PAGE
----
Dallas Wrongful Death Lawyer

Dallas Wrongful Death Lawyer, Doug Goyen Attorney Doug Goyen has represented people as a Dallas wrongful death lawyer since 1997. We provide powerful, experienced, and aggressive representation for our clients. You can count on us to get the compensation you deserve for your case.

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Wrongful death can occur in almost any type of negligence case, including car accidents, 18-wheeler accidents, premises liability cases, workplace accidents, and other personal injury cases. In some personal injury cases, the victim is killed as a result of the negligence of another.

Wrongful death cases are handled by a personal injury attorney. Attorney Goyen has decades of experience handling personal injury and wrongful death cases, as well as obtaining compensation for the deceased’s family, estate, and beneficiaries. You need a Dallas personal injury attorney who has handled cases involving serious personal injury, catastrophic injury, and wrongful death.

Call us at (972) 599 4100 or contact us on our website contact form.

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WRONGFUL DEATH CASES IN TEXAS

When someone is killed as a result of negligence, there are two types of actions that can be taken. The first type of claim is under the Texas Wrongful Death Act. The second type is under the Texas Survival Statute (on this page below Wrongful Death information).

TEXAS WRONGFUL DEATH ACT ACTIONS IN TEXAS

The following elements are required to prove a case under the Texas Wrongful Death Act:

  1. the plaintiff must be a statutory beneficiary listed in the Wrongful Death Act;
  2. the defendant may be a person or corporation;
  3. the defendant’s wrongful act must have caused the decedent’s death;
  4. the decedent would have been entitled to bring suit for the injury if they had lived; and
  5. the plaintiff (family member described in the Act) suffered an actual injury. Texas CPRC sections 71.001-71.004, 71.005.

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WRONGFUL DEATH OF AN UNBORN CHILD OR FETUS IN TEXAS

Coffin, Dallas Wrongful Death Lawyer In 2003 the Texas Legislature amended the Wrongful Death Act allowing recovery for damages for an injury to an individual born dead. Tex. CPRC section 71.003(a).

Exceptions: The following persons or corporations cannot be sued for wrongful death based on the death of an unborn child.

  1. The mother of the unborn child.
  2. A physician or other licensed health-care provider. If the unborn child’s death is the intended result of a lawful medical procedure performed by the physician or health-care provider with the requisite consent.
  3. A person who legally dispenses or administers a drug, if the unborn child’s death is the result of the dispensation or administration of the drug.
  4. A physician or other health-care provider licensed in Texas, if the unborn child’s death directly or indirectly is caused by, is associated with, arises from, or relates to a lawful medical or health-care practice or procedure of the physician or health-care provider.
WRONGFUL DEATH DAMAGES

In a wrongful-death action, plaintiffs can recover the actual damages suffered. Mayer v. Willowbrook Plaza L.P., 278 S.W.3d 901, 909 (Tex.App.-Houston [14th Dist.] 2009, no pet.). There are four types of damages recoverable in a wrongful-death action:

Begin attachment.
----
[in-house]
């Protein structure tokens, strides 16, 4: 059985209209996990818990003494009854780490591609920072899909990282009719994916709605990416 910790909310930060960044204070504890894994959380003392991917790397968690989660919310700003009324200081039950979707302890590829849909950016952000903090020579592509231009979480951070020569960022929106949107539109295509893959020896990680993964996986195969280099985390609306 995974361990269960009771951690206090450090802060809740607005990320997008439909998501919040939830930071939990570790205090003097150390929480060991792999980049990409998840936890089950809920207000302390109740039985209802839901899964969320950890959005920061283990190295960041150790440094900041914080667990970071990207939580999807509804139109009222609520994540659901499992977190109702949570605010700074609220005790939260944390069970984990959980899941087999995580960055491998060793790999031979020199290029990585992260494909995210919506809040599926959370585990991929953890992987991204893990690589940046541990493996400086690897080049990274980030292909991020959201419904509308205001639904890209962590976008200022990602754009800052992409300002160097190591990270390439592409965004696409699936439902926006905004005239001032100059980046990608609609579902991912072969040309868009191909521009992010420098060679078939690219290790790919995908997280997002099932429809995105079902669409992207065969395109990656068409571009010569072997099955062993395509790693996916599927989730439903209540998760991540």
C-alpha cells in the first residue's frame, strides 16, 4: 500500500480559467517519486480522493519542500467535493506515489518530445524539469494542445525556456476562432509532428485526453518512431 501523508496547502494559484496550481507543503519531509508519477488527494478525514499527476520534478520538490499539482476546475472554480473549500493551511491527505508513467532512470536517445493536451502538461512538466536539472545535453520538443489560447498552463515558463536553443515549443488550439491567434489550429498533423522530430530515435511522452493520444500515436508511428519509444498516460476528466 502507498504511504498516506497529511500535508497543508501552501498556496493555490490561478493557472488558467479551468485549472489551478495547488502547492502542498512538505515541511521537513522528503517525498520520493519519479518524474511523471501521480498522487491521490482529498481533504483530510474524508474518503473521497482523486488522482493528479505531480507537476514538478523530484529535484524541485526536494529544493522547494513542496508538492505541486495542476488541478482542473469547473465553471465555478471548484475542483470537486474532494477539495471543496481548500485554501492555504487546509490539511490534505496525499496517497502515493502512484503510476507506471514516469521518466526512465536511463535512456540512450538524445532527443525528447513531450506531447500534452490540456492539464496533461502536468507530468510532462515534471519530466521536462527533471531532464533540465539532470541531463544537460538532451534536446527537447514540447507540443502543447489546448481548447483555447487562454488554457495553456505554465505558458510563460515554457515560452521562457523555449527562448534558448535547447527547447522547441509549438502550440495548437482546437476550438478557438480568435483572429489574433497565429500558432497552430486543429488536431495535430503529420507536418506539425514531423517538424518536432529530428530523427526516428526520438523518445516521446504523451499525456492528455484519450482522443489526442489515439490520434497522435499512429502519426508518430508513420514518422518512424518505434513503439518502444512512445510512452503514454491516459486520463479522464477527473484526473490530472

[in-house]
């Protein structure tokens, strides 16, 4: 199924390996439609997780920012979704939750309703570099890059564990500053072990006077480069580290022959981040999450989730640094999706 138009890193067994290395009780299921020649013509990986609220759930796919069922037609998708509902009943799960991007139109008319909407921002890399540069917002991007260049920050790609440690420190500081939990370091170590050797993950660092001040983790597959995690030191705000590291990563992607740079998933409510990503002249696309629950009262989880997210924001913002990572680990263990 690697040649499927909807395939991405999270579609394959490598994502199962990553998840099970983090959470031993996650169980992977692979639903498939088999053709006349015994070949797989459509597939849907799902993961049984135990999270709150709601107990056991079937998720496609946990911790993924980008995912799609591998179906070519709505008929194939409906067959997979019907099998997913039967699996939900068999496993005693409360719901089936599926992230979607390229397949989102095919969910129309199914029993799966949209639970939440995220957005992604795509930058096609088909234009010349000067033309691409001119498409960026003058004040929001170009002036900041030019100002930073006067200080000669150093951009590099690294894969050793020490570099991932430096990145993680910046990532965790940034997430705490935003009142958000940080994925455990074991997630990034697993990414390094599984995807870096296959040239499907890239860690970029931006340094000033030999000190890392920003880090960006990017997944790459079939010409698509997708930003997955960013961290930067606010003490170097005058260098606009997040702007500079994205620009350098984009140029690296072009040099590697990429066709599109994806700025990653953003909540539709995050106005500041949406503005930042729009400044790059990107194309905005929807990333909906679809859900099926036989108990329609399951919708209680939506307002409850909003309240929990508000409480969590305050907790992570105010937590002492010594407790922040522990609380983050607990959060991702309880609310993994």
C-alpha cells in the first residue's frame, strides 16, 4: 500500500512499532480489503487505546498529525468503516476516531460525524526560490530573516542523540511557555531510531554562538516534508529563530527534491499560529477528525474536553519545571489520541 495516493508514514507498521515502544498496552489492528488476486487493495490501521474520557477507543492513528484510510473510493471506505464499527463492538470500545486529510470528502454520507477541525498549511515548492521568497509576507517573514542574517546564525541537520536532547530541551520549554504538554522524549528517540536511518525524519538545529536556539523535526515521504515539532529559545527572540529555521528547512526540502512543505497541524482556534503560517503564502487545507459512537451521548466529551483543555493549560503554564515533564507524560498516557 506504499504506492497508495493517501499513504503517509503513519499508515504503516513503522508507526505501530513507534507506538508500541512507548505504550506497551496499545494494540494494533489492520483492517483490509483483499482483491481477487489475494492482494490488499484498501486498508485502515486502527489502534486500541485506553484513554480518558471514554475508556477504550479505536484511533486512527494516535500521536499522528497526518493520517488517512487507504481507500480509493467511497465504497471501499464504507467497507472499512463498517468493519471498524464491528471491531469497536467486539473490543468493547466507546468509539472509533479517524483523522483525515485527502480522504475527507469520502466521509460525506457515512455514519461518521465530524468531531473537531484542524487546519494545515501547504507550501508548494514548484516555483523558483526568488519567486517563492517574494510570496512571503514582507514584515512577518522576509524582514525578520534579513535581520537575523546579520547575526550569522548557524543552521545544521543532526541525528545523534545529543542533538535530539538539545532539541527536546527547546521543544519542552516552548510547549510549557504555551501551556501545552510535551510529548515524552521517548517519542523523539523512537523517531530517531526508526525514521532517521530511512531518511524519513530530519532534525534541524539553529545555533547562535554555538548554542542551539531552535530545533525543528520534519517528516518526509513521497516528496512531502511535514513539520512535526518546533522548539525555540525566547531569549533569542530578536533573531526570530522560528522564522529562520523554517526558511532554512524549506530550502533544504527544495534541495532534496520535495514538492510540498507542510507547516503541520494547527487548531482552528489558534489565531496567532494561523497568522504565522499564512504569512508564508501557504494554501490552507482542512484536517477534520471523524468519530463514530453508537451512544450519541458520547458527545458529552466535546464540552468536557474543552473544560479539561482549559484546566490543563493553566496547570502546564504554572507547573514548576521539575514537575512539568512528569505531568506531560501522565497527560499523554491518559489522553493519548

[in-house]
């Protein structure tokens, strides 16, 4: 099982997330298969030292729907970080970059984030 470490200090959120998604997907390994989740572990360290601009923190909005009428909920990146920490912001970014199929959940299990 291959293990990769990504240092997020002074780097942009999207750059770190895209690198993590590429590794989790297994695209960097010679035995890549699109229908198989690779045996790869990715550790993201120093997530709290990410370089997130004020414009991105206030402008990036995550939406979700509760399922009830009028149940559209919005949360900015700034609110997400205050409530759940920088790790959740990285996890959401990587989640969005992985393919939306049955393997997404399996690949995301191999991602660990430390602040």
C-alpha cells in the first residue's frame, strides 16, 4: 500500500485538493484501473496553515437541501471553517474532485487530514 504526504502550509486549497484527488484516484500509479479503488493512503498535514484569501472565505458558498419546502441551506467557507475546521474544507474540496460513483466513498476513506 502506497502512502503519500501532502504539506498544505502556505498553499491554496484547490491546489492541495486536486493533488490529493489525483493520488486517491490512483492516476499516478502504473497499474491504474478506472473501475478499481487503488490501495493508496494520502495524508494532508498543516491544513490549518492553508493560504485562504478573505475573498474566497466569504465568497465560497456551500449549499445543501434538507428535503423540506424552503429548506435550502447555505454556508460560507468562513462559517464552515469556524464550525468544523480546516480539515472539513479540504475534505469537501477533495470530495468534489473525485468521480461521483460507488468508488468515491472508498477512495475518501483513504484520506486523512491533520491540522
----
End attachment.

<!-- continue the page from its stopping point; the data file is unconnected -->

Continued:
1. Pecuniary losses (these are financial losses suffered by those covered by the Act).
  2. Mental anguish damages.
  3. Loss of companionship and society, and
  4. Loss of inheritance. Moore v. Lillebo, 722 S.W.2d 683, 687 (Tex.1986).

I. Pecuniary losses that can be recovered are defined as loss of the decedent’s earning capacity, advice, counsel, services, care, maintenance, support, and reasonable contributions of a pecuniary value.

1) Loss of advice and counsel. Plaintiffs can recover for loss of advice and counsel, which includes the financial value of professional recommendations and personal guidance the decedent might have rendered to the plaintiff if the decedent had survived.

2) Loss of services. A jury is given wide discretion in awarding damages for the value of the services lost. C.E. Duke’s Wrecker Serv. v. Oakley, 526 S.W.2d 228, 235-36 (Tex.App.-Houston [1st Dist.] 1975, writ ref’d n.r.e.).

a) Spouses services. Spouses can recover for the loss of their spouse’s services, including household and domestic services. Dougherty v. Gifford, 826 S.W.2d 668, 681 (Tex.App.-Texarkana 1992, no writ)(wife could recover for loss of husband’s services).

b) Parent’s services. Child allowed to recover for the loss of a parent’s services. This includes the value of nurture, care, education and guidance. Samco Props., Inc. v. Cheatham, 977 S.W.2d 469, 480 (Tex.App.-Houston [14th Dist.] 1998, pet. denied). The value of the parent’s services can be established by evidence produced regarding their habits and characteristics. John Deer, 773 S.W.2d at 380.

c) Child’s services. Parents are allowed to recover the value of any contributions the deceased child would have made from the time of death until the child would have turned 18 (less the cost of the child’s care, support, education, and maintenance), and then may recover any contributions that the child may reasonably have been expected to have made once they reached the age of majority and after. Jasper Cty. Lumber Co. v. McMillan, 188 S.W.2d 731, 732 (Tex.App.-Beaumont 1945, writ ref’d).

3) Expenses for psychological treatment. Financial (or pecuniary) recovery of the reasonable and necessary expenses to treat the plaintiff’s emotional trauma is allowed. City of Dallas v. Cox, 793 S.W.2d 701, 734 (Tex.App.-Dallas 1990, no writ).